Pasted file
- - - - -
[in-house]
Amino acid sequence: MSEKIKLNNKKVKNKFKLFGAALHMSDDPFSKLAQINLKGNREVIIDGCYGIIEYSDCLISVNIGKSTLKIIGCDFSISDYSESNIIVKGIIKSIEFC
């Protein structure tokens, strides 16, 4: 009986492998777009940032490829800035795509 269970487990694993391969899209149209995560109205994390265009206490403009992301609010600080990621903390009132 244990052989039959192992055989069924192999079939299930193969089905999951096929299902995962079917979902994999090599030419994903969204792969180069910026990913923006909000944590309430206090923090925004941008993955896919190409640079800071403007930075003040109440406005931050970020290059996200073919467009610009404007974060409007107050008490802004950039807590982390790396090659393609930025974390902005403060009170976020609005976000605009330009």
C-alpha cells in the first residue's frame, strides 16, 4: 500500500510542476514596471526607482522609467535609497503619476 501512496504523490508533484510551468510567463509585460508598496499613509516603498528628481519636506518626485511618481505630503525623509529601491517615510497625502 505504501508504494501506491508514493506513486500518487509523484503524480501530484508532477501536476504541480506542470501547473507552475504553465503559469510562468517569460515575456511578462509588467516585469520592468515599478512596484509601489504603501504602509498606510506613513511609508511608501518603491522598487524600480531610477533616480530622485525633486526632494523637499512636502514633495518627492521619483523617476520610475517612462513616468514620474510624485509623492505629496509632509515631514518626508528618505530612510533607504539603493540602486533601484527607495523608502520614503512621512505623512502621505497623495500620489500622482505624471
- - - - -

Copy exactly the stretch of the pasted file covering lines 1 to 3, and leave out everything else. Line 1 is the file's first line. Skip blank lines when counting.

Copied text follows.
[in-house]
Amino acid sequence: MSEKIKLNNKKVKNKFKLFGAALHMSDDPFSKLAQINLKGNREVIIDGCYGIIEYSDCLISVNIGKSTLKIIGCDFSISDYSESNIIVKGIIKSIEFC
């Protein structure tokens, strides 16, 4: 009986492998777009940032490829800035795509 269970487990694993391969899209149209995560109205994390265009206490403009992301609010600080990621903390009132 244990052989039959192992055989069924192999079939299930193969089905999951096929299902995962079917979902994999090599030419994903969204792969180069910026990913923006909000944590309430206090923090925004941008993955896919190409640079800071403007930075003040109440406005931050970020290059996200073919467009610009404007974060409007107050008490802004950039807590982390790396090659393609930025974390902005403060009170976020609005976000605009330009």